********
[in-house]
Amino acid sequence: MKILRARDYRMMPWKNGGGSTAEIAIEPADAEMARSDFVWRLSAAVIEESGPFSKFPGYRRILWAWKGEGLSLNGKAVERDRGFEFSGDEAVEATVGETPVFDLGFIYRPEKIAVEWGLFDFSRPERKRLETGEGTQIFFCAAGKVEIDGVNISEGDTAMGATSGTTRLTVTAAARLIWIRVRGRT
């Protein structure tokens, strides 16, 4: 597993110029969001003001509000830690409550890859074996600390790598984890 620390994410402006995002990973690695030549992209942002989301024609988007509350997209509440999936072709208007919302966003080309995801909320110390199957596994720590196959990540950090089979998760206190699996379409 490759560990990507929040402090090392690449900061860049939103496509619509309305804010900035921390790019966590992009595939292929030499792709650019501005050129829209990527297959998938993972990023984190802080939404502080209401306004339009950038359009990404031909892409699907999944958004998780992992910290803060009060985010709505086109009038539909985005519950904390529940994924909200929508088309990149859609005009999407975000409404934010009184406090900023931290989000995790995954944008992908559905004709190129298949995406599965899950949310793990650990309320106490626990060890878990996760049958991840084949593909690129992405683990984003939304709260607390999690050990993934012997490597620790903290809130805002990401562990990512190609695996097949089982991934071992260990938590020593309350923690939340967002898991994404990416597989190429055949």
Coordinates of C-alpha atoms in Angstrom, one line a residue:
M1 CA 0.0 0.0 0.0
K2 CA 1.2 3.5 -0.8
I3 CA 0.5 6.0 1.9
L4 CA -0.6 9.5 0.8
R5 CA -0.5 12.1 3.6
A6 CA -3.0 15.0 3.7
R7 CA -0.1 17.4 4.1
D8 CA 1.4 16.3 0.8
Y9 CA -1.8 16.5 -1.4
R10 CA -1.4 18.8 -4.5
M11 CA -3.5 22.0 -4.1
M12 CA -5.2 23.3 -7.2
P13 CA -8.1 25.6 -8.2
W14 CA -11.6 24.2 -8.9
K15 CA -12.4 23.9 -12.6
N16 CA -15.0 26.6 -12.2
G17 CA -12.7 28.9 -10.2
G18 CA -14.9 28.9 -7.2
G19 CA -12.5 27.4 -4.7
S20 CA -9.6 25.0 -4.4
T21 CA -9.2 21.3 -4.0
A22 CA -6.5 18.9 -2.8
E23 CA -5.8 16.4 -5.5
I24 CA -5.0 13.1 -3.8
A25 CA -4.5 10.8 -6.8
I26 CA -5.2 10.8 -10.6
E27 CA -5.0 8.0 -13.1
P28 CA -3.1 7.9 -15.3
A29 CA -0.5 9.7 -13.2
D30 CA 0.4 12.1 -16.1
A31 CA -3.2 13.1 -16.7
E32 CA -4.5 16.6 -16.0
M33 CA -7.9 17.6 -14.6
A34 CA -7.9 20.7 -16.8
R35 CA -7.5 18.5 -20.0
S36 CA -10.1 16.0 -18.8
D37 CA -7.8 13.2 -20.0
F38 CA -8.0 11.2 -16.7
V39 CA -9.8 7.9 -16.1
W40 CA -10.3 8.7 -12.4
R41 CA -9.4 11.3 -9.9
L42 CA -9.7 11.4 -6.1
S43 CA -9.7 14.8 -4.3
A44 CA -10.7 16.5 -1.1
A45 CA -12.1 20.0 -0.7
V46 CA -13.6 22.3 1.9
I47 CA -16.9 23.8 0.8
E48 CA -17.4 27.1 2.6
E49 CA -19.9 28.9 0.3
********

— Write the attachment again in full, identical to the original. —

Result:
[in-house]
Amino acid sequence: MKILRARDYRMMPWKNGGGSTAEIAIEPADAEMARSDFVWRLSAAVIEESGPFSKFPGYRRILWAWKGEGLSLNGKAVERDRGFEFSGDEAVEATVGETPVFDLGFIYRPEKIAVEWGLFDFSRPERKRLETGEGTQIFFCAAGKVEIDGVNISEGDTAMGATSGTTRLTVTAAARLIWIRVRGRT
């Protein structure tokens, strides 16, 4: 597993110029969001003001509000830690409550890859074996600390790598984890 620390994410402006995002990973690695030549992209942002989301024609988007509350997209509440999936072709208007919302966003080309995801909320110390199957596994720590196959990540950090089979998760206190699996379409 490759560990990507929040402090090392690449900061860049939103496509619509309305804010900035921390790019966590992009595939292929030499792709650019501005050129829209990527297959998938993972990023984190802080939404502080209401306004339009950038359009990404031909892409699907999944958004998780992992910290803060009060985010709505086109009038539909985005519950904390529940994924909200929508088309990149859609005009999407975000409404934010009184406090900023931290989000995790995954944008992908559905004709190129298949995406599965899950949310793990650990309320106490626990060890878990996760049958991840084949593909690129992405683990984003939304709260607390999690050990993934012997490597620790903290809130805002990401562990990512190609695996097949089982991934071992260990938590020593309350923690939340967002898991994404990416597989190429055949």
Coordinates of C-alpha atoms in Angstrom, one line a residue:
M1 CA 0.0 0.0 0.0
K2 CA 1.2 3.5 -0.8
I3 CA 0.5 6.0 1.9
L4 CA -0.6 9.5 0.8
R5 CA -0.5 12.1 3.6
A6 CA -3.0 15.0 3.7
R7 CA -0.1 17.4 4.1
D8 CA 1.4 16.3 0.8
Y9 CA -1.8 16.5 -1.4
R10 CA -1.4 18.8 -4.5
M11 CA -3.5 22.0 -4.1
M12 CA -5.2 23.3 -7.2
P13 CA -8.1 25.6 -8.2
W14 CA -11.6 24.2 -8.9
K15 CA -12.4 23.9 -12.6
N16 CA -15.0 26.6 -12.2
G17 CA -12.7 28.9 -10.2
G18 CA -14.9 28.9 -7.2
G19 CA -12.5 27.4 -4.7
S20 CA -9.6 25.0 -4.4
T21 CA -9.2 21.3 -4.0
A22 CA -6.5 18.9 -2.8
E23 CA -5.8 16.4 -5.5
I24 CA -5.0 13.1 -3.8
A25 CA -4.5 10.8 -6.8
I26 CA -5.2 10.8 -10.6
E27 CA -5.0 8.0 -13.1
P28 CA -3.1 7.9 -15.3
A29 CA -0.5 9.7 -13.2
D30 CA 0.4 12.1 -16.1
A31 CA -3.2 13.1 -16.7
E32 CA -4.5 16.6 -16.0
M33 CA -7.9 17.6 -14.6
A34 CA -7.9 20.7 -16.8
R35 CA -7.5 18.5 -20.0
S36 CA -10.1 16.0 -18.8
D37 CA -7.8 13.2 -20.0
F38 CA -8.0 11.2 -16.7
V39 CA -9.8 7.9 -16.1
W40 CA -10.3 8.7 -12.4
R41 CA -9.4 11.3 -9.9
L42 CA -9.7 11.4 -6.1
S43 CA -9.7 14.8 -4.3
A44 CA -10.7 16.5 -1.1
A45 CA -12.1 20.0 -0.7
V46 CA -13.6 22.3 1.9
I47 CA -16.9 23.8 0.8
E48 CA -17.4 27.1 2.6
E49 CA -19.9 28.9 0.3